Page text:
As MDR is an emerging clinical problem in our center in Turkey, we were curious to explore the efficacy of the combination of micafungin and MOX against an MDR isolate. Of note, the MOX and micafungin combination did not yield synergistic or additive activities, and the MICs did not change compared to each drug alone. We note that in vivo studies are required to validate the synergistic and indifferent activities observed for fluconazole-MOX and micafungin-MOX, respectively. Of note, given that checkerboard assay is labor-intensive and time-consuming, here we just included a limited number of isolates and the lack of efficacy of MOX and micafungin warrants inclusion of further isolates.

Collectively, our study shows that fluconazole resistance mechanisms employed by C. parapsilosis isolates can vary from hospital to hospital and among geographical regions and that efflux pump inhibitors such as MOX in combination with fluconazole showed promising activities against FLZR isolates.

Data availability statement

The original contributions presented in the study are included in the article/supplementary material. Further inquiries can be directed to the corresponding authors.

Ethics statement

This study is part of a FAPESP GRANT (2017/02203-7) that was reviewed and approved by local Ethical Committee at UNIFESP.

Author contributions

Conceptualization, AA, FD, and DP. Methodology, FD and AA. Software, FD, AA, and ES. Validation, FD and AA. Formal analysis, FD and AA. Investigation, FD and AA. Resources, MI, SH-P, JA, AC, and LF. Data curation, FD and AA. Writing – original draft, FD, AA, and ES. Writing – review and editing, all co-authors. Visualization, FD, AA, and ES. Supervision, DP, FD, and AA. Project administration, FD and AA. Funding acquisition, DP and AC. All authors contributed to the article and approved the submitted version.


This work was supported by internal support by the Center for Discovery and Innovation to DP and Grant 2017/02203-7, Fundação de Amparo a Pesquisa de Sao Paulo (FAPESP) to AC.

Conflict of interest

AC received educational Grants from Angem, Eurofarma, Knight-United Medical, Gilead, Pfizer and travel grant support from Eurofarma and Knight-United Medical.

DP receives research support and/or serves on advisory boards for Amplyx, Cidara, Scynexis, N8 Medical, Merck, Regeneron, and Pfizer. He also has a patent covering the detection of fungal species and drug resistance, as well as a pending patent on COVID-19 detection licensed to T2 Biosystems.

The remaining authors declare that the research was conducted in the absence of any commercial or financial relationships that could be construed as a potential conflict of interest.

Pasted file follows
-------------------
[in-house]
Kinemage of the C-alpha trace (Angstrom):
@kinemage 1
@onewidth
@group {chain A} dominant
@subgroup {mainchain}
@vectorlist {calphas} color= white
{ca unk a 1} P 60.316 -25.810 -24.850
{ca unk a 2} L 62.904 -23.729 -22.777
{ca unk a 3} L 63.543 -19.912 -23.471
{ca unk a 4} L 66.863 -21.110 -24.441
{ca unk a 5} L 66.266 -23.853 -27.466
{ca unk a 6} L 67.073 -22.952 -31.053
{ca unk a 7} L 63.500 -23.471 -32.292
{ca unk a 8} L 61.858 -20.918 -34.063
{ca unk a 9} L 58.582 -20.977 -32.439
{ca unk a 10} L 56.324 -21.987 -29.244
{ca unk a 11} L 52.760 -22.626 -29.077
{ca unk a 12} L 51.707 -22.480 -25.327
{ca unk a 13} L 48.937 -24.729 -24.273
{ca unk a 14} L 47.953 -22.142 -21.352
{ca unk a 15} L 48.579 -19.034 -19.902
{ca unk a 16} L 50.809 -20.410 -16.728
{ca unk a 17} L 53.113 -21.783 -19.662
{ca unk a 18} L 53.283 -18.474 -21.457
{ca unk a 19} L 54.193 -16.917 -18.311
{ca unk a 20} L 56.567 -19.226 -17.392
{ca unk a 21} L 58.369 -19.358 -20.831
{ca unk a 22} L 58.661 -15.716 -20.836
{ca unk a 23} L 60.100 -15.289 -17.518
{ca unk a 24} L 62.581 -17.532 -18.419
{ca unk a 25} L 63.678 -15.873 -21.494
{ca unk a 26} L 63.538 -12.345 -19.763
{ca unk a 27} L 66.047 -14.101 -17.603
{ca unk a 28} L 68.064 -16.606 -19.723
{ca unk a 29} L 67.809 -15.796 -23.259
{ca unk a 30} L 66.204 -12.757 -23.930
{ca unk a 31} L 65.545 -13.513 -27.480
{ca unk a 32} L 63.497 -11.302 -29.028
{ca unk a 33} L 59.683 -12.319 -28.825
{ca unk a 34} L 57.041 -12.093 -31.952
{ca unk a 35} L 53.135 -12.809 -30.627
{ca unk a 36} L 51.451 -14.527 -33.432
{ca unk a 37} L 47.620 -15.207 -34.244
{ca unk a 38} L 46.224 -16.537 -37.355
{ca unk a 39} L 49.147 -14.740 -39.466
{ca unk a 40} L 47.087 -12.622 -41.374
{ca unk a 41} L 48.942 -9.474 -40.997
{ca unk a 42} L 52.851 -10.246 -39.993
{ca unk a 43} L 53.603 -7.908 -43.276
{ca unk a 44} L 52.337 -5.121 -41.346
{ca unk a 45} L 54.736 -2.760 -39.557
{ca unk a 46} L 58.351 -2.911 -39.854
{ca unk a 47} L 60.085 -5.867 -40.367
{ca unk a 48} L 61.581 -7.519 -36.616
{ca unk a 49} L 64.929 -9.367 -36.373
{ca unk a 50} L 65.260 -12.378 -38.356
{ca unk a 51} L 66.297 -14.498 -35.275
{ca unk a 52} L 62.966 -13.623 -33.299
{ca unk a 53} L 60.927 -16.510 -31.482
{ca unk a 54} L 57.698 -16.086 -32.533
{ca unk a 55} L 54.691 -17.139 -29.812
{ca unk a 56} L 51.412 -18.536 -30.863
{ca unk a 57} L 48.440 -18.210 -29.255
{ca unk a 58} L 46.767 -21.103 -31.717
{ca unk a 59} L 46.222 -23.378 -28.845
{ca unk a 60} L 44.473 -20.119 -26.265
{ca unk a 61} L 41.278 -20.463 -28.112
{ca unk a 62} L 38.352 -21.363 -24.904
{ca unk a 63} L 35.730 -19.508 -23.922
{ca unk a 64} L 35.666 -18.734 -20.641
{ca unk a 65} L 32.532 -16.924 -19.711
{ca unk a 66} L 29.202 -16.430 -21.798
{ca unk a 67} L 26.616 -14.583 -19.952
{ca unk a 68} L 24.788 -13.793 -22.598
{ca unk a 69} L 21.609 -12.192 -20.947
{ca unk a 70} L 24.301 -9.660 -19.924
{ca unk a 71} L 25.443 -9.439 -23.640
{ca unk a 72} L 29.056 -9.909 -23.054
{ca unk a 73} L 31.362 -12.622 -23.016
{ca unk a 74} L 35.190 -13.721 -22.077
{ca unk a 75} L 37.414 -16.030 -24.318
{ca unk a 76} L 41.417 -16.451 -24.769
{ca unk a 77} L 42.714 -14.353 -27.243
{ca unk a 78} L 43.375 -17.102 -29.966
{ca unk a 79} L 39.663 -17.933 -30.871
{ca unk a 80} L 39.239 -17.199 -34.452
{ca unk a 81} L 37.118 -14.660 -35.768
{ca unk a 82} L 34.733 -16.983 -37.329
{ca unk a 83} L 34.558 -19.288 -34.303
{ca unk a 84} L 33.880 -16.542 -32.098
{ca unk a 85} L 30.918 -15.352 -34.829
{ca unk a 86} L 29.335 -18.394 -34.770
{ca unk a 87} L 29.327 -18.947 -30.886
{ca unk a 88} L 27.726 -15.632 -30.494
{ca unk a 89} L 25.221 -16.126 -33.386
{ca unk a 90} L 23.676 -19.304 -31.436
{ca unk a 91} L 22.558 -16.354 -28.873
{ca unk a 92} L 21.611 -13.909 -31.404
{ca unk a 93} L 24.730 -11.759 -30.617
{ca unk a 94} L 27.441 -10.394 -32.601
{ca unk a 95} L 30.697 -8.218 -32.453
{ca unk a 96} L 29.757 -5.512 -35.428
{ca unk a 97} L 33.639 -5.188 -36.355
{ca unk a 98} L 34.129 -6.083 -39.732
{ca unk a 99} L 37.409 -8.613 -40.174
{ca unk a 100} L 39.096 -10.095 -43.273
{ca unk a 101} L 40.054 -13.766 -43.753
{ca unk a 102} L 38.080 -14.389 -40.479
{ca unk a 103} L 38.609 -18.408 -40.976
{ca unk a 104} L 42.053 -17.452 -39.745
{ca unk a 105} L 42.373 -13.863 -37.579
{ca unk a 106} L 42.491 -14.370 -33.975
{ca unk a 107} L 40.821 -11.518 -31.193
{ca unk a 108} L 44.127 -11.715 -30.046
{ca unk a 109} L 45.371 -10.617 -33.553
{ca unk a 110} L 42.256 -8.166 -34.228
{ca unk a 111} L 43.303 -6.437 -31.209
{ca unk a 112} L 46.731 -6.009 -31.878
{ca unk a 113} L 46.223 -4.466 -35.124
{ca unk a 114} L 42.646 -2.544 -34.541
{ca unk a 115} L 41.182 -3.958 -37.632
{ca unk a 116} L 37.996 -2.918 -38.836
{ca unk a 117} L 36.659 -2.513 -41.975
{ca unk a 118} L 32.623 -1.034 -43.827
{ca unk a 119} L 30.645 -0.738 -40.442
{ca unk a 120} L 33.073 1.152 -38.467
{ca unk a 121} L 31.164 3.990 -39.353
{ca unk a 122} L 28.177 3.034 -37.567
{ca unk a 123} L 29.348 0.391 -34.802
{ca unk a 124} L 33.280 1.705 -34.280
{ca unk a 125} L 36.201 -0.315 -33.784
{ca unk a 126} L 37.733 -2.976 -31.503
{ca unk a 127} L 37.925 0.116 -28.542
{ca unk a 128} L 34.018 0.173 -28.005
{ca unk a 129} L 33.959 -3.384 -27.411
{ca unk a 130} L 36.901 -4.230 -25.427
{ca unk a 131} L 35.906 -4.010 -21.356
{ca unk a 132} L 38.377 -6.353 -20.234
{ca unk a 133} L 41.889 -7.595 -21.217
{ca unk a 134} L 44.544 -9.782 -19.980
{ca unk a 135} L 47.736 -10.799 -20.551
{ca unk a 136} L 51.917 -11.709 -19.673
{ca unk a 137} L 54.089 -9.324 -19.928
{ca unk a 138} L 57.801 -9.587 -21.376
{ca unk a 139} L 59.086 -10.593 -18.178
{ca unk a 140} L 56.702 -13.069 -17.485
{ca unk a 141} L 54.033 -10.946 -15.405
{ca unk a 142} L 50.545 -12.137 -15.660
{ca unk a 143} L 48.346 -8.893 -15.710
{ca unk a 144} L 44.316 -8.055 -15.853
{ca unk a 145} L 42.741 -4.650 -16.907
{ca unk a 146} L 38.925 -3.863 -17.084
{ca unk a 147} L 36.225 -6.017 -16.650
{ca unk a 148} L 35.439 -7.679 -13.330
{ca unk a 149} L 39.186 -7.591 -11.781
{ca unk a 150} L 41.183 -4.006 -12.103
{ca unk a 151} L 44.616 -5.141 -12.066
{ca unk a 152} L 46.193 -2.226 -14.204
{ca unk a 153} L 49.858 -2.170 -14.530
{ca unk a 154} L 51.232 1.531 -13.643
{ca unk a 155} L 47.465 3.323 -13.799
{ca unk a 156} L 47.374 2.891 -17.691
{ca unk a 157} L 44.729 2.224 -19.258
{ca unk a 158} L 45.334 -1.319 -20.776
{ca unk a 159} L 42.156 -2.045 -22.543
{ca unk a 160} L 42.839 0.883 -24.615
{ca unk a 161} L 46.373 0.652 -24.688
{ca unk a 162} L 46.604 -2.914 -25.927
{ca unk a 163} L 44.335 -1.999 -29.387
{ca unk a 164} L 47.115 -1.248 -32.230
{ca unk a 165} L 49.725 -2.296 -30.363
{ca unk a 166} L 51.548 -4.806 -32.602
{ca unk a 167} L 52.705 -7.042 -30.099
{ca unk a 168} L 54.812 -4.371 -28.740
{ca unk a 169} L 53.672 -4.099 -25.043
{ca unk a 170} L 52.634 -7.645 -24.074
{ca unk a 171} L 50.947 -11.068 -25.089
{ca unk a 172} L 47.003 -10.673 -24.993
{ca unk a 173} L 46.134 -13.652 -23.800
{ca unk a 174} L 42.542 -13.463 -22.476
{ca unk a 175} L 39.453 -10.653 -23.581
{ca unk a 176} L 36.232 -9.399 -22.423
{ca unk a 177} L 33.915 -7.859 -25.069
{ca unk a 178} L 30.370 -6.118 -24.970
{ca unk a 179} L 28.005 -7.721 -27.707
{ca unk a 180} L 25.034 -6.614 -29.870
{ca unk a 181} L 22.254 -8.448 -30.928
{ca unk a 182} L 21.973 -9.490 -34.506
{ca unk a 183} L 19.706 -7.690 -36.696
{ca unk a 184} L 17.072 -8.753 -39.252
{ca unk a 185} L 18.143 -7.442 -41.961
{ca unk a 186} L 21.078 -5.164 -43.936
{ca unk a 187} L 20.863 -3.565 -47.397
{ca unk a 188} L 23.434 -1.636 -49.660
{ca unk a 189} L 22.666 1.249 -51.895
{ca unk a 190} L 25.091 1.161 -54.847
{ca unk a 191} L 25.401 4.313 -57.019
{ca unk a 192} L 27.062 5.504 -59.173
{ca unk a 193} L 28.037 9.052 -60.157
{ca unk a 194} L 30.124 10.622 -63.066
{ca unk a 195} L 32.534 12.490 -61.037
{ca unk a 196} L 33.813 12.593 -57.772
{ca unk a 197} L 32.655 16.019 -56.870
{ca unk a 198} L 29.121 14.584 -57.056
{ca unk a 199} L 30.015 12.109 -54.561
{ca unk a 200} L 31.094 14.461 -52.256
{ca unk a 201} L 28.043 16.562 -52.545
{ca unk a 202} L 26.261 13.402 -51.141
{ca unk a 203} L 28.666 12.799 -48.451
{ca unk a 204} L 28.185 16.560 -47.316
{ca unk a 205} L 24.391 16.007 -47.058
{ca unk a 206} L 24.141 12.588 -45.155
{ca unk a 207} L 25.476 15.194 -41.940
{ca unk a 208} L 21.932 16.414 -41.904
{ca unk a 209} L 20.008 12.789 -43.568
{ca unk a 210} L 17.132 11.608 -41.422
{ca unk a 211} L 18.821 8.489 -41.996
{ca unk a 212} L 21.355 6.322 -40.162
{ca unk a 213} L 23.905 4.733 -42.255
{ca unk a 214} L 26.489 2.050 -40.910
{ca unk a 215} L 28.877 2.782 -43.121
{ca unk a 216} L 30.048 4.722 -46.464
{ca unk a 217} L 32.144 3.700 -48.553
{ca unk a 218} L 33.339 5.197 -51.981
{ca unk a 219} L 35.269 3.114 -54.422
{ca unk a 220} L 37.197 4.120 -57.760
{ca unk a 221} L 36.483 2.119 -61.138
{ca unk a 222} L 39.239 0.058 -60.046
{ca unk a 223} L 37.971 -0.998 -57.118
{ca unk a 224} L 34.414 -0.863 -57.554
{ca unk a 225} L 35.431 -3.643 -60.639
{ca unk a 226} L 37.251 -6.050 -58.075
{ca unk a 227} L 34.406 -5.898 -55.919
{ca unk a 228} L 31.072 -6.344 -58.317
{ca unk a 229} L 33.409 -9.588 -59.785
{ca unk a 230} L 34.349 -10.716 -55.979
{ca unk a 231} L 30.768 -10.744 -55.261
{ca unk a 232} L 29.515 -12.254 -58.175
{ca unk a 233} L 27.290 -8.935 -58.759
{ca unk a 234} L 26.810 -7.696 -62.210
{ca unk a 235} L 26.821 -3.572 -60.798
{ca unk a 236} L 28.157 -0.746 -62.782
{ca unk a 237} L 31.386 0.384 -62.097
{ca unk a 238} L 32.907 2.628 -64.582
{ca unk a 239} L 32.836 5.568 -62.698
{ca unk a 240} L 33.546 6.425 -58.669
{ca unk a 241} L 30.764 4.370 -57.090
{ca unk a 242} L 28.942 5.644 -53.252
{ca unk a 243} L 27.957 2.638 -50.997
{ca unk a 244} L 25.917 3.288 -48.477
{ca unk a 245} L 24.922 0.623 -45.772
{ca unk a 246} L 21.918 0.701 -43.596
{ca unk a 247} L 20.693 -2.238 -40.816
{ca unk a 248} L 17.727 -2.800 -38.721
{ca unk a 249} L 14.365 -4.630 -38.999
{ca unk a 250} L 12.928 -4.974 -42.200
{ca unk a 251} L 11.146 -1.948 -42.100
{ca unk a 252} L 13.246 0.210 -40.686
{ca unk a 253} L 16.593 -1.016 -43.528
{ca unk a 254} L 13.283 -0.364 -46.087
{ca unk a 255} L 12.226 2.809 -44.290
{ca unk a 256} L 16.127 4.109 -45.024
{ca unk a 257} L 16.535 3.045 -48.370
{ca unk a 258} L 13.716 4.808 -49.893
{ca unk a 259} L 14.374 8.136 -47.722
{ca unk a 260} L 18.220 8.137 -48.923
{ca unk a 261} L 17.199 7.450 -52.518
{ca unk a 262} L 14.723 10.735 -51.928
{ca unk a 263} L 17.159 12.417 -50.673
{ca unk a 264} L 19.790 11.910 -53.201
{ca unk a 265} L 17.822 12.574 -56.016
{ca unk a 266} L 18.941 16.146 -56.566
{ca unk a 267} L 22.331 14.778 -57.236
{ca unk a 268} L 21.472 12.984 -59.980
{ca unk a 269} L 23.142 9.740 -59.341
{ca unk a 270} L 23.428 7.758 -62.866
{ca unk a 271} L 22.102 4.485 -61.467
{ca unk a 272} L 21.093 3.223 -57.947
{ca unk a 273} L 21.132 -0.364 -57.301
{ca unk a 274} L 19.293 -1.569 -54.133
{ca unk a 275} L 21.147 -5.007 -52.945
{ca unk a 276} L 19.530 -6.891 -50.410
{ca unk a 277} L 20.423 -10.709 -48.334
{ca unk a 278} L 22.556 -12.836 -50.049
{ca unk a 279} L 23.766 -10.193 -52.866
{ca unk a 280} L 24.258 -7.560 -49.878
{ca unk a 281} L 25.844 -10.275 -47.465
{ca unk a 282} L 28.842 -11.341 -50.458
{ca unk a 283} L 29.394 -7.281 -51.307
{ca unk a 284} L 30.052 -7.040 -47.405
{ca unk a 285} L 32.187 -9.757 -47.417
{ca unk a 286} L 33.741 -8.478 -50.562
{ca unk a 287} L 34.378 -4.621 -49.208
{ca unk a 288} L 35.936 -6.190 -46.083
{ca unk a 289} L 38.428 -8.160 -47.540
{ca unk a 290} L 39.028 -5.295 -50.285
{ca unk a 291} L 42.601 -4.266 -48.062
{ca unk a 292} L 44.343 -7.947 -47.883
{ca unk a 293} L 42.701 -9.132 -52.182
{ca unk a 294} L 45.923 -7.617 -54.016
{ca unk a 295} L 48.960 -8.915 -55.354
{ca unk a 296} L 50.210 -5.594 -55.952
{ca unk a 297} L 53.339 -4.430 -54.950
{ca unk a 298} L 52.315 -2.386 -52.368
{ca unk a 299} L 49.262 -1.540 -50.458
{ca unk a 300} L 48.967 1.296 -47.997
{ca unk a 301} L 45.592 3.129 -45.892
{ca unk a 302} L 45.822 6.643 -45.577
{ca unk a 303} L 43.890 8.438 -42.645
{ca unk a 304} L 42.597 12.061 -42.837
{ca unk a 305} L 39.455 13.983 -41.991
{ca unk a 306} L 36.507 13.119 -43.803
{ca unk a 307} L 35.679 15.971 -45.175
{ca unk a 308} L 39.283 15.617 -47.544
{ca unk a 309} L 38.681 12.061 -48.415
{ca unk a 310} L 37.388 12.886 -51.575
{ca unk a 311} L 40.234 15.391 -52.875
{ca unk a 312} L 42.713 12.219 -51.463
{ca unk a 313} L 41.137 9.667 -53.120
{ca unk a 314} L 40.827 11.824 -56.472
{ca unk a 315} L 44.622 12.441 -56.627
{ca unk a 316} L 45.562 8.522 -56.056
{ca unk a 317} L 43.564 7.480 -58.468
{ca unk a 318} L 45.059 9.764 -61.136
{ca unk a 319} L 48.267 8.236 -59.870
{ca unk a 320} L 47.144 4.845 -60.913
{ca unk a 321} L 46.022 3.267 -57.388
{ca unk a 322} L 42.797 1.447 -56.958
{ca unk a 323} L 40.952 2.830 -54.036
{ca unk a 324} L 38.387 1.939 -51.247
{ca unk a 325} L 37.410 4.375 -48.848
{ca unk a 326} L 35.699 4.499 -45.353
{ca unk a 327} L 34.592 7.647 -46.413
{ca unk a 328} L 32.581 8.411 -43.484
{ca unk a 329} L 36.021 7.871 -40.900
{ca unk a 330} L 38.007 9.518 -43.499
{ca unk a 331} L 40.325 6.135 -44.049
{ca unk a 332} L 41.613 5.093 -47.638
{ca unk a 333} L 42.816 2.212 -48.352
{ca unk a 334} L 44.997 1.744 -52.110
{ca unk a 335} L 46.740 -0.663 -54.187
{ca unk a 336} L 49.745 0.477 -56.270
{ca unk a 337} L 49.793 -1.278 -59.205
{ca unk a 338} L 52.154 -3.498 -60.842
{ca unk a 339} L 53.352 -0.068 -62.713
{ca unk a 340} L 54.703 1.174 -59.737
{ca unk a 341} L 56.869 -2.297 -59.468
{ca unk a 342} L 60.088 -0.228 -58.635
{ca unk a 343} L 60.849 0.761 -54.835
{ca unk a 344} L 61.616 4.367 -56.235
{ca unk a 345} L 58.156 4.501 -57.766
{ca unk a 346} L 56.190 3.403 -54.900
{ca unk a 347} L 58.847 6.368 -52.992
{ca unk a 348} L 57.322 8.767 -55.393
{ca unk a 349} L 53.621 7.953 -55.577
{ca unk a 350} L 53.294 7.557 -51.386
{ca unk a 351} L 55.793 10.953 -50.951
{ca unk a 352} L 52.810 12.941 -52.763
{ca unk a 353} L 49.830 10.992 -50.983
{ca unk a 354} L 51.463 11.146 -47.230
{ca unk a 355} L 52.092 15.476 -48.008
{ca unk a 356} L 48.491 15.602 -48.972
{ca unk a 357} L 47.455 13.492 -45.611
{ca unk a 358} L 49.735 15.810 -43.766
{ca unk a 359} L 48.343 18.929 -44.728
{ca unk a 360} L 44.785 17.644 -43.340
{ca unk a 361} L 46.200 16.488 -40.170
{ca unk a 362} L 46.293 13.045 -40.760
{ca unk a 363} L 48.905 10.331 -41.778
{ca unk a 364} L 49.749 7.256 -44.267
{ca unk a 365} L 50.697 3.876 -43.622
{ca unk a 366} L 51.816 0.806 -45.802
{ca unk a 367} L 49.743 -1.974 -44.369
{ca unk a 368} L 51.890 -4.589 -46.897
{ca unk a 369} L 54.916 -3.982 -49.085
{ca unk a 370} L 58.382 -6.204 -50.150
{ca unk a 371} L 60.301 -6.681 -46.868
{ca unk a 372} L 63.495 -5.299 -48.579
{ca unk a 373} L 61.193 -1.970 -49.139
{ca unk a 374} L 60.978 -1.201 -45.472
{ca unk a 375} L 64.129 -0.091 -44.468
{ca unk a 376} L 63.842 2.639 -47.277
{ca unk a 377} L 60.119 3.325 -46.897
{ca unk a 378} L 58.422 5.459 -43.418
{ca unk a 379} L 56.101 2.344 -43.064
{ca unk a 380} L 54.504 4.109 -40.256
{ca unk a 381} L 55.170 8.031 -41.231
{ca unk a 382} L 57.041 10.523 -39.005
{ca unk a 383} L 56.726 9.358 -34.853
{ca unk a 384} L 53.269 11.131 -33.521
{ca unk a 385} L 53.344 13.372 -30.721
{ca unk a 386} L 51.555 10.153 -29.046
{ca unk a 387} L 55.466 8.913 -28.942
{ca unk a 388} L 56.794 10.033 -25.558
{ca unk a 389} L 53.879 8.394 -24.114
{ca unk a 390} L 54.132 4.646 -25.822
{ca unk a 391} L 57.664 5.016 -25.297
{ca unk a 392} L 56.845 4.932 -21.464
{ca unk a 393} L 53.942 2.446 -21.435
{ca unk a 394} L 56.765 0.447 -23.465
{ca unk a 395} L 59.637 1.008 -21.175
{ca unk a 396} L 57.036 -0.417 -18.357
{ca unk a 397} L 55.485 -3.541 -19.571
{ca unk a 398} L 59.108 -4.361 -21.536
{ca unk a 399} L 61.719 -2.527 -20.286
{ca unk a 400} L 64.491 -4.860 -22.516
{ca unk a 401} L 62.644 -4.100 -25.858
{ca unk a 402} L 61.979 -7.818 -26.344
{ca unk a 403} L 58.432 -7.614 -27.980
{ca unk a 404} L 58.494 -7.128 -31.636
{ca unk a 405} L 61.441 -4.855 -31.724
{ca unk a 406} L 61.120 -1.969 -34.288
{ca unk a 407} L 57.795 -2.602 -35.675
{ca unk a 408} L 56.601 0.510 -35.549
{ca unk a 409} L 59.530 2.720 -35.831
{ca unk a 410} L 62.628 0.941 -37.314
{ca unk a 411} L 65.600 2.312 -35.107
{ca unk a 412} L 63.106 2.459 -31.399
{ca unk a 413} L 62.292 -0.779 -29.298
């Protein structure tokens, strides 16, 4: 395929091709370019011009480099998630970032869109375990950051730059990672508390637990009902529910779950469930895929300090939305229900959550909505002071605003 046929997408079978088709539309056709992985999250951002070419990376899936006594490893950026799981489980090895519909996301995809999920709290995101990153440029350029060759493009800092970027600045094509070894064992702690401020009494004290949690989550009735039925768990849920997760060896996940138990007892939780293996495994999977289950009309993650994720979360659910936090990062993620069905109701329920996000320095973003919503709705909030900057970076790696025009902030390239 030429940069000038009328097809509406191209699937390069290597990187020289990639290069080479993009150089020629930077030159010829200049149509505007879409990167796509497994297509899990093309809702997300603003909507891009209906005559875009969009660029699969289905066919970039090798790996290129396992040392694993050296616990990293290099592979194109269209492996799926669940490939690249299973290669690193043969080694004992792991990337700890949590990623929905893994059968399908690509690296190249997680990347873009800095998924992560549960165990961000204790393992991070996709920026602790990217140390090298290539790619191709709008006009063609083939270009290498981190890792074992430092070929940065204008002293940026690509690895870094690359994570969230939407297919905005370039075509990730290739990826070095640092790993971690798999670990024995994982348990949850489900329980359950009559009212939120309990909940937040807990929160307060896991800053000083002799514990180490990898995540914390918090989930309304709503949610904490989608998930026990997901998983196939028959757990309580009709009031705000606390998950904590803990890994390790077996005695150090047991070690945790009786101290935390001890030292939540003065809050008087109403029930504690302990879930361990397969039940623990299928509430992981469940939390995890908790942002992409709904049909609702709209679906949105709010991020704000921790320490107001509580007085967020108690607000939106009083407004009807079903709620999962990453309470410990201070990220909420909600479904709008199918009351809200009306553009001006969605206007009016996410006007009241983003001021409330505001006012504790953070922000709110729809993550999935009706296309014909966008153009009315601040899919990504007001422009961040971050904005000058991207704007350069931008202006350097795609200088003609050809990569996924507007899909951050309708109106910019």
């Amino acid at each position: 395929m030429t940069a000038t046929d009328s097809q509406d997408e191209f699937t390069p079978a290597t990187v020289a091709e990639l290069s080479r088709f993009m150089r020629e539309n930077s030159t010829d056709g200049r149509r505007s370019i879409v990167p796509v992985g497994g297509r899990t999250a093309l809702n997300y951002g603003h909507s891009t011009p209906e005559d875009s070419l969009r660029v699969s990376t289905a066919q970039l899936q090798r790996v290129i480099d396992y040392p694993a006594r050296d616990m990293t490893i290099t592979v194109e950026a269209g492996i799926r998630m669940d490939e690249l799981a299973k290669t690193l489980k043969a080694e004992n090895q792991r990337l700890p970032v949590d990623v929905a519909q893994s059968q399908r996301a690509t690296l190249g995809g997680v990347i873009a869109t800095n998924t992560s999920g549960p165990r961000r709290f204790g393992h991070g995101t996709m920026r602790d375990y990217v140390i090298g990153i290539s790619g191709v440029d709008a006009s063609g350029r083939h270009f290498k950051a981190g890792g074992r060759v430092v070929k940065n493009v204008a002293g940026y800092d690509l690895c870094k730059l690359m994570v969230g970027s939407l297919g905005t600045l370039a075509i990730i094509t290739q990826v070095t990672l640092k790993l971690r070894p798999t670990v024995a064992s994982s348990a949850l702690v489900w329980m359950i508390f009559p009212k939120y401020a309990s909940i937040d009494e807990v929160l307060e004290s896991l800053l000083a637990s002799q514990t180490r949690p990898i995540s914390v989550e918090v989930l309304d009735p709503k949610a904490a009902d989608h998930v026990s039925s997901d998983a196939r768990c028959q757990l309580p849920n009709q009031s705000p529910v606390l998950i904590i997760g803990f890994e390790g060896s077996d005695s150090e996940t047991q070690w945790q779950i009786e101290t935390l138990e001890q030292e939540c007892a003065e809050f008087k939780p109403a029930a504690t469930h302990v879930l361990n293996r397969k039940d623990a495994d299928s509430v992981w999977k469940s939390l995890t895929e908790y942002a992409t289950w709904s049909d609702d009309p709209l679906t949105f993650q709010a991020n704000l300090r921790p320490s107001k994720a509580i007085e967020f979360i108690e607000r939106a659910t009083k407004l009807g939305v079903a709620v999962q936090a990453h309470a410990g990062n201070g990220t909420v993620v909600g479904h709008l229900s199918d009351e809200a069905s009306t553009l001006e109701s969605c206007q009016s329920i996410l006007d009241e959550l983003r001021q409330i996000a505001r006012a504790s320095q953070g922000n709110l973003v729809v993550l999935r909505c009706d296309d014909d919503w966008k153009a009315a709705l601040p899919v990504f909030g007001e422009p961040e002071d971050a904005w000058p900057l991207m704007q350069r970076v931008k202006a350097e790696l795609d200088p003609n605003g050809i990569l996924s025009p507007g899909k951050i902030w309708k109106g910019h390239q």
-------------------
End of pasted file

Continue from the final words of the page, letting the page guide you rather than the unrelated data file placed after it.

Publisher’s note

All claims expressed in this article are solely those of the authors and do not necessarily represent those of their affiliated organizations, or those of the publisher, the editors and the reviewers. Any product that may be evaluated in this article, or claim that may be made by its manufacturer, is not guaranteed or endorsed by the publisher.

Supplementary material

The Supplementary Material for this article can be found online at:

Supplementary Figure 1 | (A) Basal expression of Turkish isolates carrying G458S was the highest, while the rest had the same level of expression. (B) Basal overexpression of CDR1 was noted only for one Brazilian isolate carrying L518F in TAC1. (C) All of the isolates tested showed the same basal level of MDR1 expression. The basal expression level was calculated using 2-ΔCt, where ΔCt refers to the Ct of the target gene- Ct of ACT1.


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Keywords: Candida parapsilosis, outbreak, candidemia, fluconazole resistance, fluconazole potentiation

Citation: Daneshnia F, Hilmioğlu Polat S, Ilkit M, Shor E, de Almeida Júnior JN, Favarello LM, Colombo AL, Arastehfar A and Perlin DS (2022) Determinants of fluconazole resistance and the efficacy of fluconazole and milbemycin oxim combination against Candida parapsilosis clinical isolates from Brazil and Turkey. Front. Fungal Biol. 3:906681. doi: 10.3389/ffunb.2022.906681

Received: 28 March 2022; Accepted: 11 July 2022;
Published: 28 July 2022.

Edited by:

Kaustuv Sanyal, Jawaharlal Nehru Centre for Advanced Scientific Research, India

Reviewed by:

Aylin Döğen, Mersin University, Turkey
Shahram Mahmoudi, Iran University of Medical Sciences, Iran
Emeka Nweze, University of Nigeria, Nsukka, Nigeria
Fatemeh Ahangarkani, Mazandaran University of Medical Sciences, Iran

Copyright © 2022 Daneshnia, Hilmioğlu Polat, Ilkit, Shor, de Almeida Júnior, Favarello, Colombo, Arastehfar and Perlin. This is an open-access article distributed under the terms of the Creative Commons Attribution License (CC BY). The use, distribution or reproduction in other forums is permitted, provided the original author(s) and the copyright owner(s) are credited and that the original publication in this journal is cited, in accordance with accepted academic practice. No use, distribution or reproduction is permitted which does not comply with these terms.

*Correspondence: Amir Arastehfar,; David S. Perlin,

ORCID: Farnaz Daneshnia,
Süleyha Hilmioğlu Polat,
Macit Ilkit,
Erika Shor,
João Nobrega de Almeida Júnior,
Arnaldo Lopes Colombo,
Amir Arastehfar,
David S. Perlin,